A play about a handkerchief
Showing now at the University of Pittsburgh, Paula Vogel’s Desdemona: A Play About A Handkerchief gives a female perspective on Shakespeare’s Othello. In the original story, Iago is upset that Othello promoted Cassio above him in the army. To seek revenge, Iago steals a handkerchief belonging to Desdemona, Othello’s wife, eventually planting it in the hands of Cassio — convincing Othello that Cassio has taken Desdemona as his lover. Emilia, Iago’s wife, tries to tell Othello the truth, but before she can get to him, Othello becomes overcome with jealousy and murders Desdemona. Iago then murders Emilia for attempting to foil his plan and Othello kills himself in shame. At the end of the play, Iago is taken away, presumably to be executed.
Vogel’s Desdemona, a three-actor play, is a feminist revision of this story. Focusing on the interactions between Desdemona, Emilia, and Bianca (Cassio’s lover), Vogel creates a revision of the story in which even new personalities and decisions still end the women’s lives in tragedy. Trapped within a Shakespearian world, the women cannot sustain friendships with each other or be what men expect them to be. Vogel focuses on the small hopes each woman carries, as they struggle to survive in what can only end in tragedy.
In Desdemona, the characters’ personalities are introverted. Desdemona, unhappy and stuck in her marriage with Othello, becomes a whore at night, sneaking out to experience the world through the “seeds” of many men. Emilia is a moral, faithful wife to Iago; although true to her marriage and the Catholic Church, she waits for the day her husband will die to use their savings. Bianca is a prostitute, the “new woman” Desdemona desperately wishes to become, but only wishes to be married to Cassio and bear his children.
The principal cast of the production gave a good performance. Bonnie Doyle played Desdemona for her first performance at the University of Pittsburgh. Doyle skillfully used her body and voice to create a playful and callow Desdemona. She was able to project lines befitting of a senator’s daughter, while walking the strut of a sexually enlightened teenage girl.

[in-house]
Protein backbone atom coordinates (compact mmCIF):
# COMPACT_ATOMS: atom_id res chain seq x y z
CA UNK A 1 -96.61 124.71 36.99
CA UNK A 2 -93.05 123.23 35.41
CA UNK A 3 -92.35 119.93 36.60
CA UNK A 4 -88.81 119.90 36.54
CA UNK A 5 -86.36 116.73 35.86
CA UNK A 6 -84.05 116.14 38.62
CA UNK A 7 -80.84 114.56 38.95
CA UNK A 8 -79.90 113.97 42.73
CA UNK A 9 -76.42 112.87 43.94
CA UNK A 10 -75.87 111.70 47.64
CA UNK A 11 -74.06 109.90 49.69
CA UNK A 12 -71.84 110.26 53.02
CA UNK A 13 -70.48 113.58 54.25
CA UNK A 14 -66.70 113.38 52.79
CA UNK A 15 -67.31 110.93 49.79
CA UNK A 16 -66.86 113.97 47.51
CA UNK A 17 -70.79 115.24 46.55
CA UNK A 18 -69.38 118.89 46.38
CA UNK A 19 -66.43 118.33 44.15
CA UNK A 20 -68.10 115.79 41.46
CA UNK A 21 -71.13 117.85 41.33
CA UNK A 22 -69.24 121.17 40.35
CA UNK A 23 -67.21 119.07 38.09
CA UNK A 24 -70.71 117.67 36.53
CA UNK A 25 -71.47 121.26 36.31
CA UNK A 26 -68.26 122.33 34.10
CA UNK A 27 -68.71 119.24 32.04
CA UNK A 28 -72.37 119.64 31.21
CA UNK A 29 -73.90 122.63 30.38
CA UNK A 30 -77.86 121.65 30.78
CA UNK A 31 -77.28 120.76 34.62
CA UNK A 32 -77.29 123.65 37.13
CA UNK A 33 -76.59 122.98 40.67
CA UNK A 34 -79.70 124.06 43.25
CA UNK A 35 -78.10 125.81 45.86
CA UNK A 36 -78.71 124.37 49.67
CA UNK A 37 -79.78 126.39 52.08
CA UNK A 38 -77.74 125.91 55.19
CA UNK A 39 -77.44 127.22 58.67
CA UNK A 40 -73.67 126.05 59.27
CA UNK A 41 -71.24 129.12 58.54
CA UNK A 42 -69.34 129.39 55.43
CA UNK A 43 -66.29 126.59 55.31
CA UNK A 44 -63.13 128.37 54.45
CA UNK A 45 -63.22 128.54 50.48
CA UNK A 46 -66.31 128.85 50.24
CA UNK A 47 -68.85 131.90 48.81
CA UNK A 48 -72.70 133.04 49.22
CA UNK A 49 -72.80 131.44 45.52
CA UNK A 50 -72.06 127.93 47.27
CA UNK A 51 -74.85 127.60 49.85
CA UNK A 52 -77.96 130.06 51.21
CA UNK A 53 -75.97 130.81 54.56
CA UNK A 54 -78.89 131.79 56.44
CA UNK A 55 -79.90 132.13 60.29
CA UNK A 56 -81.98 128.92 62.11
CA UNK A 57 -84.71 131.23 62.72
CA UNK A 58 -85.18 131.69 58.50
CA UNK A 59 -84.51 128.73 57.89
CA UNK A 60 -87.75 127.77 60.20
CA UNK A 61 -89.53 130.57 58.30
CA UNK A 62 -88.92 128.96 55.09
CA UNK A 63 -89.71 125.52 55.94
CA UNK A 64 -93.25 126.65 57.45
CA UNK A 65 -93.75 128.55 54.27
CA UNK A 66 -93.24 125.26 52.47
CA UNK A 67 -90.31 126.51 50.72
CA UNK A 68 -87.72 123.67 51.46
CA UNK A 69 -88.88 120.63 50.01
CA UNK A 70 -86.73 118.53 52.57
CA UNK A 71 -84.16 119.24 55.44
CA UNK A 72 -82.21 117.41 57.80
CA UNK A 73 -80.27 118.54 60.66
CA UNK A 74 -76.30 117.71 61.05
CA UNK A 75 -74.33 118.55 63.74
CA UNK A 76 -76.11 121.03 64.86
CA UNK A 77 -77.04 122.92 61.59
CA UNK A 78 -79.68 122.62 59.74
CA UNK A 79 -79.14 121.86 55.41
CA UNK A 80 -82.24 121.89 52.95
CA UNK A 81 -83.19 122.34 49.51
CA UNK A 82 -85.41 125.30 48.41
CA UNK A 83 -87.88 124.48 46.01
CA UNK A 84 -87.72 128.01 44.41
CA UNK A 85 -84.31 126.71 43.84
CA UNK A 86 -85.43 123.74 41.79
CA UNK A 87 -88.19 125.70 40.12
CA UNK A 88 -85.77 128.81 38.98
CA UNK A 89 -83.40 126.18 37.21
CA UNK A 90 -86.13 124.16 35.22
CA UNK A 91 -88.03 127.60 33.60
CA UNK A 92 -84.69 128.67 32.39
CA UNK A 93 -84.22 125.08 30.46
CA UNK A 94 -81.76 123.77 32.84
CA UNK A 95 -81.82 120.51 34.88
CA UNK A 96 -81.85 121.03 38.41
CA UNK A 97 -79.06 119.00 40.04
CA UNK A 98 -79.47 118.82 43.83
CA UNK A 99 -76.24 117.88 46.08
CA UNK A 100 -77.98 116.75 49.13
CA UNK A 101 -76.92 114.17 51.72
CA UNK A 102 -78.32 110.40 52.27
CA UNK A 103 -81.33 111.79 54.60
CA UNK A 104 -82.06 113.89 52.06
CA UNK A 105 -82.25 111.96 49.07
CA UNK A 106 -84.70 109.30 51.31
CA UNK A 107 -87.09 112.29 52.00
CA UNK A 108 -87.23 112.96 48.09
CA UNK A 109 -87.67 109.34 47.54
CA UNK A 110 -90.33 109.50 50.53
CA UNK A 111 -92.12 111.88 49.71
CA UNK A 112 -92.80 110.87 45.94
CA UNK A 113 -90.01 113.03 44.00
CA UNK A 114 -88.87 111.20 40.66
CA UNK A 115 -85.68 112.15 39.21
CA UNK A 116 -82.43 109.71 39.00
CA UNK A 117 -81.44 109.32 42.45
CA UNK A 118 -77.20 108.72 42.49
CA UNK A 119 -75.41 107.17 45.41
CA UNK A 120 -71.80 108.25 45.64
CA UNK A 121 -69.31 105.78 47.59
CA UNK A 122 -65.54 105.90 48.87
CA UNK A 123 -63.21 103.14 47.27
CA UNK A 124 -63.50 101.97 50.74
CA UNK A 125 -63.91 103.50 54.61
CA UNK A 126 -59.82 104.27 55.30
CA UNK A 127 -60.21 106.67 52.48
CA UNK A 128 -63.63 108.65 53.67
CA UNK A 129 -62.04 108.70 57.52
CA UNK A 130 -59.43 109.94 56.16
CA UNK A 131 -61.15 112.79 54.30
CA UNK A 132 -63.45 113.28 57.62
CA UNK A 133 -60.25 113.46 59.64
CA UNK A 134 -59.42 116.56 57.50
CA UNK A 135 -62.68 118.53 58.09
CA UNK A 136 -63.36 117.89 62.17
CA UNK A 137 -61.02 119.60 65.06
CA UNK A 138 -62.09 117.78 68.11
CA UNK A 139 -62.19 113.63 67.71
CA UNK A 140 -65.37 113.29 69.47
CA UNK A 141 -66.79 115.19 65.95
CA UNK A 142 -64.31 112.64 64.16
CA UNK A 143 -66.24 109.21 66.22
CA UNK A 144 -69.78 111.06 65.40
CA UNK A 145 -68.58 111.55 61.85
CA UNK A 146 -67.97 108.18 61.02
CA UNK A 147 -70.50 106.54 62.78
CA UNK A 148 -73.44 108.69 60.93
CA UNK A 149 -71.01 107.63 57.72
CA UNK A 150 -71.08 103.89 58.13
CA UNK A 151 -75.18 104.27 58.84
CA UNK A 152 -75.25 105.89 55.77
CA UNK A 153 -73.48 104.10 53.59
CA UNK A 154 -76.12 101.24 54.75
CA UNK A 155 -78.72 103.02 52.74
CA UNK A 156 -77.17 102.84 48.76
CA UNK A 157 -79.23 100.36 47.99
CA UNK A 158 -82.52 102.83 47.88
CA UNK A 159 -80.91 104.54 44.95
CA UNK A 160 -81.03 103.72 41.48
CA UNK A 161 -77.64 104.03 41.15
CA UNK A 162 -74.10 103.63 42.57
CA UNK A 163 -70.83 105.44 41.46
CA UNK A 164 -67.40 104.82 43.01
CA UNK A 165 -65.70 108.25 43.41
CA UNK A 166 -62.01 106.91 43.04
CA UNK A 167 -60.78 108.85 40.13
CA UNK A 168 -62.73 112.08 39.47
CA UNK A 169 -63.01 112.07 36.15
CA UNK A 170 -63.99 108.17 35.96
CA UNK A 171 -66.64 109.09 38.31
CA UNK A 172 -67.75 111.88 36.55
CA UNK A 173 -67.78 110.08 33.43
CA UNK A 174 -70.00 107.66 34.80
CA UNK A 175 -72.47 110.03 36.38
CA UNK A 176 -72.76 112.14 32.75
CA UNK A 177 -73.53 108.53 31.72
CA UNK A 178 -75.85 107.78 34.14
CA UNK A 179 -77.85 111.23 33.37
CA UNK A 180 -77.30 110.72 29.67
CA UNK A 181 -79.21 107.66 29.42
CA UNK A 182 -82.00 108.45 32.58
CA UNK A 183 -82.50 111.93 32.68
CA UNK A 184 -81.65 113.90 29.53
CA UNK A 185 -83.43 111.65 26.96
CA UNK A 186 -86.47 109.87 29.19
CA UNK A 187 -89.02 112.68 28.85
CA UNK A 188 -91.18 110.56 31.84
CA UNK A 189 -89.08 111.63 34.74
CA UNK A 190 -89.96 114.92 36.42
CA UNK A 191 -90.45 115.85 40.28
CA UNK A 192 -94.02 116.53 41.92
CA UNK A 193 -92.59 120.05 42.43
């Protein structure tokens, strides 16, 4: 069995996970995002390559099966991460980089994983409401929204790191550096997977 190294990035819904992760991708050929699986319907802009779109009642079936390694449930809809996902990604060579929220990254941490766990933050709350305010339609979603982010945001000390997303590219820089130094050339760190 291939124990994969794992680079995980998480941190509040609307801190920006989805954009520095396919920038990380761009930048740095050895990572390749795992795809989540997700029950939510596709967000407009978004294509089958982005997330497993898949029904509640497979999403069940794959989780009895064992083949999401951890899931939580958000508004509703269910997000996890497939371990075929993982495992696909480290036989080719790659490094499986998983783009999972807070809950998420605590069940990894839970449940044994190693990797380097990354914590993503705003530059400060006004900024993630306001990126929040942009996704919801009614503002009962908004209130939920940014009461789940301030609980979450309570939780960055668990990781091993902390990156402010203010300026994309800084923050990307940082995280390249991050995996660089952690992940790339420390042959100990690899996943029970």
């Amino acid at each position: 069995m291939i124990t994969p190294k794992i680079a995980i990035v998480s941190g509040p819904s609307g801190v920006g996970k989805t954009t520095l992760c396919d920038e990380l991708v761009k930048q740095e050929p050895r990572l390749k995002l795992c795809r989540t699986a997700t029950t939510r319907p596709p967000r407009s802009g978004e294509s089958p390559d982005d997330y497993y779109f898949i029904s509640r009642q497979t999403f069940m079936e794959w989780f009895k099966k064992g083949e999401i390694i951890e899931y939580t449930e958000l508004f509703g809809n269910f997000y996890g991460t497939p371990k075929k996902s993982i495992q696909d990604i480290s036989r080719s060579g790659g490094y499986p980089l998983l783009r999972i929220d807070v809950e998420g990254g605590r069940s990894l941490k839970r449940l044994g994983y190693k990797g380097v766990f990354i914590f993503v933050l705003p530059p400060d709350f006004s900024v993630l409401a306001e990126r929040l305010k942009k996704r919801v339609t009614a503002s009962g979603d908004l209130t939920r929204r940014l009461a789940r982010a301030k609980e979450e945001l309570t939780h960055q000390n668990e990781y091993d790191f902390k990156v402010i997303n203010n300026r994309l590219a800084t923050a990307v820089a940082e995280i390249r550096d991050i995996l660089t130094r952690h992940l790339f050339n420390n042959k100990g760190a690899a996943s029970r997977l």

Meg Stiles (Bianca) was much more powerful on stage. Her long legs and gaudy actions never failed to elicit a proper laugh from the audience. She portrayed a naiveté that overshadowed the character’s job as a prostitute so that Bianca’s tragic end came off as saddening.
But the most powerful actress was Joanna Getting, who brought her character Emilia to life more than any other actress. Even when other characters took the stage, Getting’s facial expressions were enough to maintain the audience’s attention. Her Irish-sounding dialect and hardy movements felt perfect for Emilia’s character.
To prepare for Desdemona, the actors went through a series of training in Viewpoints, a movement training method adapted from modern dance developed by Anne Bogart. Director Julie-Costa Malcolm trained both the principal and alternate casts, using different varieties of training for each.
“As a result [of various types of training], the principal cast connected more strongly with the text and the alternate cast connected more strongly with Viewpoints,” said Malcolm, a doctoral student at Pitt. “And you can see that when you watch the two versions of the show.”
“I feel like the production was a success because everyone involved had a powerful and important learning experience. I’m proud of the results,” she said. “And, as always, I’m impressed with the work the students here at Pitt can produce.”